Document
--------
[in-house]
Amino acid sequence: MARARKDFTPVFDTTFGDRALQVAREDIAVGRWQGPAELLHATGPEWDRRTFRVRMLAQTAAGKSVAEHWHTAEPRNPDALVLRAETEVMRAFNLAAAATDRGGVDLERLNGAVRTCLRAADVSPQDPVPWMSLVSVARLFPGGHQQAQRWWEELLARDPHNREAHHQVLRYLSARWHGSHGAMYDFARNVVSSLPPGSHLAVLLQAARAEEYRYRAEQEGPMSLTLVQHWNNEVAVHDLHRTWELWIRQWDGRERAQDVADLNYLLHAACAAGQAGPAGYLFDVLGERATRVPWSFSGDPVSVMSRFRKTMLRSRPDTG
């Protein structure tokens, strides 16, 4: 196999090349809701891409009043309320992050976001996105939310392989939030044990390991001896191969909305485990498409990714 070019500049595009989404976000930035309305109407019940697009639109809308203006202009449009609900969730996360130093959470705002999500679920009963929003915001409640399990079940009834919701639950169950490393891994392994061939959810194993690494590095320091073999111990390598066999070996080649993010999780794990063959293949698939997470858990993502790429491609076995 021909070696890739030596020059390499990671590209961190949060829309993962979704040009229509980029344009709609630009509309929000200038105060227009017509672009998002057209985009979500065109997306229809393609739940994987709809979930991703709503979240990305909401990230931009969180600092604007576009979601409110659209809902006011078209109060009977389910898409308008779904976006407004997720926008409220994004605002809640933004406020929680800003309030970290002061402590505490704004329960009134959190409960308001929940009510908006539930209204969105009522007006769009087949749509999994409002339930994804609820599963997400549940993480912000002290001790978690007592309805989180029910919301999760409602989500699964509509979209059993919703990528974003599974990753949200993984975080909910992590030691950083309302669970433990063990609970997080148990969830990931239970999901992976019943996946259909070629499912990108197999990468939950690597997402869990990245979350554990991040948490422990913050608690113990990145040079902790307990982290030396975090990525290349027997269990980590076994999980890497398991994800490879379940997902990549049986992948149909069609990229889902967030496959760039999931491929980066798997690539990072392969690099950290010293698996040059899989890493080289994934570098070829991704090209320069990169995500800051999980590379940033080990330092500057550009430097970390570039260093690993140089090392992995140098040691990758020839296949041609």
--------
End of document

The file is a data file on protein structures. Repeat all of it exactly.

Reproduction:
[in-house]
Amino acid sequence: MARARKDFTPVFDTTFGDRALQVAREDIAVGRWQGPAELLHATGPEWDRRTFRVRMLAQTAAGKSVAEHWHTAEPRNPDALVLRAETEVMRAFNLAAAATDRGGVDLERLNGAVRTCLRAADVSPQDPVPWMSLVSVARLFPGGHQQAQRWWEELLARDPHNREAHHQVLRYLSARWHGSHGAMYDFARNVVSSLPPGSHLAVLLQAARAEEYRYRAEQEGPMSLTLVQHWNNEVAVHDLHRTWELWIRQWDGRERAQDVADLNYLLHAACAAGQAGPAGYLFDVLGERATRVPWSFSGDPVSVMSRFRKTMLRSRPDTG
């Protein structure tokens, strides 16, 4: 196999090349809701891409009043309320992050976001996105939310392989939030044990390991001896191969909305485990498409990714 070019500049595009989404976000930035309305109407019940697009639109809308203006202009449009609900969730996360130093959470705002999500679920009963929003915001409640399990079940009834919701639950169950490393891994392994061939959810194993690494590095320091073999111990390598066999070996080649993010999780794990063959293949698939997470858990993502790429491609076995 021909070696890739030596020059390499990671590209961190949060829309993962979704040009229509980029344009709609630009509309929000200038105060227009017509672009998002057209985009979500065109997306229809393609739940994987709809979930991703709503979240990305909401990230931009969180600092604007576009979601409110659209809902006011078209109060009977389910898409308008779904976006407004997720926008409220994004605002809640933004406020929680800003309030970290002061402590505490704004329960009134959190409960308001929940009510908006539930209204969105009522007006769009087949749509999994409002339930994804609820599963997400549940993480912000002290001790978690007592309805989180029910919301999760409602989500699964509509979209059993919703990528974003599974990753949200993984975080909910992590030691950083309302669970433990063990609970997080148990969830990931239970999901992976019943996946259909070629499912990108197999990468939950690597997402869990990245979350554990991040948490422990913050608690113990990145040079902790307990982290030396975090990525290349027997269990980590076994999980890497398991994800490879379940997902990549049986992948149909069609990229889902967030496959760039999931491929980066798997690539990072392969690099950290010293698996040059899989890493080289994934570098070829991704090209320069990169995500800051999980590379940033080990330092500057550009430097970390570039260093690993140089090392992995140098040691990758020839296949041609």